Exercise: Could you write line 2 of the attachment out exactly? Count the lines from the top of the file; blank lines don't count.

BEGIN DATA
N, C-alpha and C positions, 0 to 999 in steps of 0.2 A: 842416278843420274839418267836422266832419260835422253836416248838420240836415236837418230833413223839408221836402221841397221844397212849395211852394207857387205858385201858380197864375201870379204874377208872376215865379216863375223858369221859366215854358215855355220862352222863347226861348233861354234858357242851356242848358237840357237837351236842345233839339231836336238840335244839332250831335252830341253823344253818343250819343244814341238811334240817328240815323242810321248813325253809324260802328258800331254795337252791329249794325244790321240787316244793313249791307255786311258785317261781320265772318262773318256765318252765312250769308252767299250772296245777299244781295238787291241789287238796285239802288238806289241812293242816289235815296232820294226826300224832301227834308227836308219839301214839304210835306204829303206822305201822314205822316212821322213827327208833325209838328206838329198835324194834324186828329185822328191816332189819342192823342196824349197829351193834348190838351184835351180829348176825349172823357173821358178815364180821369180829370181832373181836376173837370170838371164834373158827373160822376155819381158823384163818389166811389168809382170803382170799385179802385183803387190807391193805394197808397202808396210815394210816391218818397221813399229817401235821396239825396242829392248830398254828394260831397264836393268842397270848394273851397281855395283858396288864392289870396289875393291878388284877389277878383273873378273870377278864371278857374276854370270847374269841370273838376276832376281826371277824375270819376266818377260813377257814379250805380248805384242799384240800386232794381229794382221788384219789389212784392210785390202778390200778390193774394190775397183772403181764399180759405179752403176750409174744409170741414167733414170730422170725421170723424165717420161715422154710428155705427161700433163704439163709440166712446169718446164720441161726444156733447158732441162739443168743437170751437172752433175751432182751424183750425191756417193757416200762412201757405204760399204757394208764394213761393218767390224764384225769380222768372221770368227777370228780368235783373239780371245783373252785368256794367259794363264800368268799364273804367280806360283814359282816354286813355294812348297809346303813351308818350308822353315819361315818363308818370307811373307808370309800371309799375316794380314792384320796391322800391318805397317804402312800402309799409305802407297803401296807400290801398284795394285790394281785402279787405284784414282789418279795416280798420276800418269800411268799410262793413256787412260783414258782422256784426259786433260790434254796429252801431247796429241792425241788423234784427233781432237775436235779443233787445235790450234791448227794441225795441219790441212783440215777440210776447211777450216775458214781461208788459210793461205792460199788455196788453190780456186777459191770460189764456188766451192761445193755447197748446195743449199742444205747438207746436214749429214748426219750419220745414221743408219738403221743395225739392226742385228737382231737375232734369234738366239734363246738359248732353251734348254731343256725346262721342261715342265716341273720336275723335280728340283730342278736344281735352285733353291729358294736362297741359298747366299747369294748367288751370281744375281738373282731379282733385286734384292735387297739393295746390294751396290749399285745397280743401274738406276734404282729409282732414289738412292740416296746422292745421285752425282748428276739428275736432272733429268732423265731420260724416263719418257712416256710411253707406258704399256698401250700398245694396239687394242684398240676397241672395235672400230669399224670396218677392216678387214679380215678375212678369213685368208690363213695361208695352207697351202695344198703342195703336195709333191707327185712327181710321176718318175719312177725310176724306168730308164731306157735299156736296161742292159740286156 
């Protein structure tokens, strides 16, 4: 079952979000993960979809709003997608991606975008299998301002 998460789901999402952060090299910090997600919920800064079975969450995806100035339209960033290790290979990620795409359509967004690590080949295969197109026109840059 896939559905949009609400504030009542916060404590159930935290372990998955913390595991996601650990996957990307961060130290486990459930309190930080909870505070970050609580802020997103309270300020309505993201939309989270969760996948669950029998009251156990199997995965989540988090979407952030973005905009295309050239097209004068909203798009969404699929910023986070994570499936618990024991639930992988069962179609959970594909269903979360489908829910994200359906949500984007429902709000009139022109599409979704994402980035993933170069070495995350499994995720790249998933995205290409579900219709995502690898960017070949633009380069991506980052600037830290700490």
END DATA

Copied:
């Protein structure tokens, strides 16, 4: 079952979000993960979809709003997608991606975008299998301002 998460789901999402952060090299910090997600919920800064079975969450995806100035339209960033290790290979990620795409359509967004690590080949295969197109026109840059 896939559905949009609400504030009542916060404590159930935290372990998955913390595991996601650990996957990307961060130290486990459930309190930080909870505070970050609580802020997103309270300020309505993201939309989270969760996948669950029998009251156990199997995965989540988090979407952030973005905009295309050239097209004068909203798009969404699929910023986070994570499936618990024991639930992988069962179609959970594909269903979360489908829910994200359906949500984007429902709000009139022109599409979704994402980035993933170069070495995350499994995720790249998933995205290409579900219709995502690898960017070949633009380069991506980052600037830290700490």